• Getting clear on who puts what in. There are countless thousands of non-profits worldwide and effective non-profit usually hold quite transparent and strict volunteering processes, with clear hours committed to the organisation. Right now people who do a lot of work are not really celebrated and a few extroverts…
  • EUDEC has Vision 2020 document approved by the AGM, that is rather good and could become a framework to evaluate council’s success. I’m working on developing a list of metrics that would help anyone out there to assess how effective EUDEC is and where is it going through those metrics (based on “Vision 2020”).
  • Looking for a way to involve more people and have a mini-AGM each week. Direct democracy, transparency, pure stuff. If some 7 council members would be balanced by 20-30 non-council members – things will change instantly.

Hope to have something by the end of the year.

Cheers,
John

An essay on flavours of authority

Let’s start simple.

We pass on our genes to our children. We also, from evolutionary standpoint, really want, feel the need to pass our traits. Why?

Well, we do know, that the way we did things in our life (and saw things done by other people that surround us) – has worked well enough. Are we alive? Are we not starving? Do we have children? Yes? Then what we know – works.

We assume that the knowledge about the outside world could be not the best – but it is the most reliable we have. We absolutely trust our life’s experience, for it is very hard to question one’s whole life critically.

So.

From evolutionary standpoint – we know what works and we want to secure the future of our children by teaching them what works and by passing our traits.

In the development of our species for a long time it was a very good strategy!

Just a few hundred years ago there was no cheap way to preserve information and share and pass it on to our offspring. The only good way was generation-to-generation teaching and learning. So it led to the development of the social skill of teaching and the economic optimization of the costs of teaching led to the appearance of schools that just reduce costs of generation-to-generation teaching.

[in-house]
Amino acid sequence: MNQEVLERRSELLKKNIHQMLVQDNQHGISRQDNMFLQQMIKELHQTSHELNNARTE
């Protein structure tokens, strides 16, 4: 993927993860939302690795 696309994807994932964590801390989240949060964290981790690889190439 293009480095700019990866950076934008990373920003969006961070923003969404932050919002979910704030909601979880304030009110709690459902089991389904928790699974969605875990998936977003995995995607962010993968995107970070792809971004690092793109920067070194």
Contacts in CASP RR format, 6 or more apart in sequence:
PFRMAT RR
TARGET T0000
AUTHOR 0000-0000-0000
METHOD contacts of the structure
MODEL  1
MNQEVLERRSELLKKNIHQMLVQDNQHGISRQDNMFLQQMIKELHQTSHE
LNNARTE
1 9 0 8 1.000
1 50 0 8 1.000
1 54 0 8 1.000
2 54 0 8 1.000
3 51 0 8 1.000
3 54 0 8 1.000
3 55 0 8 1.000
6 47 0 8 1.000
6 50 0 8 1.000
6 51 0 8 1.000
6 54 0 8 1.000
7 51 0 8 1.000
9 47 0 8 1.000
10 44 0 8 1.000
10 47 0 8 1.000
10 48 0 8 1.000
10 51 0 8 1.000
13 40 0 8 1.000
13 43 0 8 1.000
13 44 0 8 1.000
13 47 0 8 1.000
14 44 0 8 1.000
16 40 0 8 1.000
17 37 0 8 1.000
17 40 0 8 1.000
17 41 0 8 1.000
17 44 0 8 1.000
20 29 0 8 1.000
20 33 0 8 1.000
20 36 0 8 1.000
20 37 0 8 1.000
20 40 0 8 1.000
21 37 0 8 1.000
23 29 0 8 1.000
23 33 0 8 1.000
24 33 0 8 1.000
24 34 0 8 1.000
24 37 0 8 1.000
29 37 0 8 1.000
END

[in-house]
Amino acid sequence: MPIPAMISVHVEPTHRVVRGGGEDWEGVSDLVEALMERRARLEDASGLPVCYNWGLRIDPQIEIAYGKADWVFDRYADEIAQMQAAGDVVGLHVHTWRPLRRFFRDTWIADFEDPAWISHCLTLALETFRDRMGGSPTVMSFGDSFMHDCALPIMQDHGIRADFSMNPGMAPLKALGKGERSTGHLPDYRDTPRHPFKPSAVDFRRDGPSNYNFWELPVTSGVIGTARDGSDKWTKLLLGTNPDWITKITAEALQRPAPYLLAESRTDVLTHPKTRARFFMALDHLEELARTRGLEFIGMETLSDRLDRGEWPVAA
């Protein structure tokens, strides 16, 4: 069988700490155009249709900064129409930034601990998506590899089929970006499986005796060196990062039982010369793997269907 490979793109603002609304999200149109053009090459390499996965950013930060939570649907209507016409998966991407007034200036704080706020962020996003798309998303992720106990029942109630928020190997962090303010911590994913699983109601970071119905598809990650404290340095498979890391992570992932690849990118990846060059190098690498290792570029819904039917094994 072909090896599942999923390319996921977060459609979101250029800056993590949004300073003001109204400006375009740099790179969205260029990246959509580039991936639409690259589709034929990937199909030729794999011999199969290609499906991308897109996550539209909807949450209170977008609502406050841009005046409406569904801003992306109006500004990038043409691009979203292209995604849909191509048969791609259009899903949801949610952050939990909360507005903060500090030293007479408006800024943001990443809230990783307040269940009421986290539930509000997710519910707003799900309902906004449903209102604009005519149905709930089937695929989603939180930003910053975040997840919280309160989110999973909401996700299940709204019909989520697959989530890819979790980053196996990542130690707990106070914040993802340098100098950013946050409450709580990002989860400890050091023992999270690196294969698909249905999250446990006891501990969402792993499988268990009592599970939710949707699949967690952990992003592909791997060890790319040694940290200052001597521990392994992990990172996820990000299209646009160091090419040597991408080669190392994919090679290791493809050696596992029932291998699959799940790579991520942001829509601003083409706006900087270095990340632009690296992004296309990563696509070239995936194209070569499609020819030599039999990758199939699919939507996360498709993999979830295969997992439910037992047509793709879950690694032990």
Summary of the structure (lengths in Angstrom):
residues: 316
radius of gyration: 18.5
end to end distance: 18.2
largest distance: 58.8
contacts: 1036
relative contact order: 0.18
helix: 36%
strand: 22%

We try as hard as we can to pass elements of our behavior to increase survival chances for our children. We just think it works best.

But is it still a “winning strategy”?

Outdated knowledge

I would argue that it no longer is. I would argue that even plain and materialistic, evolutionary, biological approach gives evidence that freedom based education works better in our today’s world, than the “old way”.

Why?

Well because information that we, as parents, have today is old. We, adults, no longer are the best, the most reliable knowledge source anymore!

There was little or no difference between 1750s and 1800s books or culture. But the generation gap between 2008 and 2013 is HUGE – bigger than ever before in such short time.  And the world will only move faster – there’s no sign of a slowdown just yet.

We do serve as a natural authority – and thus pass on outdated traits and outdated knowledge. Knowingly or not (often not) we teach our kids to approach future problems with old tools, old ways and the old mindset.

I would argue that both from rational, materialistic, “learning” side – and from emotional intelligence, play and self-determination sides of things – our knowledge of it is 20-50 years too old!

Sunburns

So on one hand the knowledge (facts, approaches, social models) we have is old, but on the other hand it’s also very important how we deliver it.

Even if you’re Einstein in physics – young kids don’t need Einstein to learn from. Having a naturally good (at something) parent or teacher (!) around, having this natural authority, this “sun” right next to them – will distort their life, limiting their ability to choose from the whole range of what life and the future has to offer and inclining towards the “good” traits that the adult has.